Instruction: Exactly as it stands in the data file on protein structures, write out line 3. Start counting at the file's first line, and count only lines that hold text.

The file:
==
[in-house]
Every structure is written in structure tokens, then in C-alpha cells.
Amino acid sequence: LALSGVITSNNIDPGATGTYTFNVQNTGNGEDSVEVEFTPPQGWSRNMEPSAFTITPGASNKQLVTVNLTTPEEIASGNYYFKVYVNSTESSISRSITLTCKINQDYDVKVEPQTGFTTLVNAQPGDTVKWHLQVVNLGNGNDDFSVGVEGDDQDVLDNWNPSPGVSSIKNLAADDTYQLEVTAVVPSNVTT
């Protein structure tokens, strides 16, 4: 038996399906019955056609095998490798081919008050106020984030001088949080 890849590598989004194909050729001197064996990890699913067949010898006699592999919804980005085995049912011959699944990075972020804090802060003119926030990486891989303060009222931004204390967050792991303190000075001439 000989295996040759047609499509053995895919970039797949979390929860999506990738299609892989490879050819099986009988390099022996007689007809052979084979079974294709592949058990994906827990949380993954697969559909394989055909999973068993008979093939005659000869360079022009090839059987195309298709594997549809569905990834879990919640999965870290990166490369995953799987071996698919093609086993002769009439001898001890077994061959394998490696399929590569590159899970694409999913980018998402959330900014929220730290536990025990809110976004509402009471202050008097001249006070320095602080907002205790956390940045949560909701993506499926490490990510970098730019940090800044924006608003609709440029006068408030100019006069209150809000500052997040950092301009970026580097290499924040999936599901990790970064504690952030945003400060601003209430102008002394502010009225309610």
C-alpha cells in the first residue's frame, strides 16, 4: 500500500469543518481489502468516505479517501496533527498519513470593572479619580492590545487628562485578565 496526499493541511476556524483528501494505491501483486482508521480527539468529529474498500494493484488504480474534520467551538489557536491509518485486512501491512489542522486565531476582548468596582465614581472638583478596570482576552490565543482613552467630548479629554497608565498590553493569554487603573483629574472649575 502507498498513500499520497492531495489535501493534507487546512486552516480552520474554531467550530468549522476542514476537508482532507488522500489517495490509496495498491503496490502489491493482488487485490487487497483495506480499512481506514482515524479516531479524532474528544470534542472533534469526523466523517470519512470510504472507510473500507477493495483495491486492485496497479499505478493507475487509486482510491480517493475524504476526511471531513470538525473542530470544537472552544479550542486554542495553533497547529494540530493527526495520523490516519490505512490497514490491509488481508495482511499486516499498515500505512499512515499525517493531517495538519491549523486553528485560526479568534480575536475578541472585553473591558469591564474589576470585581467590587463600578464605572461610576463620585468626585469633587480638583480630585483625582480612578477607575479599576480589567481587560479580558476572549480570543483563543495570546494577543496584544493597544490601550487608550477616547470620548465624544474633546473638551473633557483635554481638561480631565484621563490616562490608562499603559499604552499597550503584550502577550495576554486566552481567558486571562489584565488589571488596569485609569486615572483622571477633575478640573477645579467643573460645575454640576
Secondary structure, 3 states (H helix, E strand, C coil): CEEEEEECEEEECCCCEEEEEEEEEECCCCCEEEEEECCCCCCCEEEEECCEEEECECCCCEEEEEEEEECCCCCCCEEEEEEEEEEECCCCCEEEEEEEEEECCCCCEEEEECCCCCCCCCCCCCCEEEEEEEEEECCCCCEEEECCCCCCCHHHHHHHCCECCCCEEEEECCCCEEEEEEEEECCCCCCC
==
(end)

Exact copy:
Amino acid sequence: LALSGVITSNNIDPGATGTYTFNVQNTGNGEDSVEVEFTPPQGWSRNMEPSAFTITPGASNKQLVTVNLTTPEEIASGNYYFKVYVNSTESSISRSITLTCKINQDYDVKVEPQTGFTTLVNAQPGDTVKWHLQVVNLGNGNDDFSVGVEGDDQDVLDNWNPSPGVSSIKNLAADDTYQLEVTAVVPSNVTT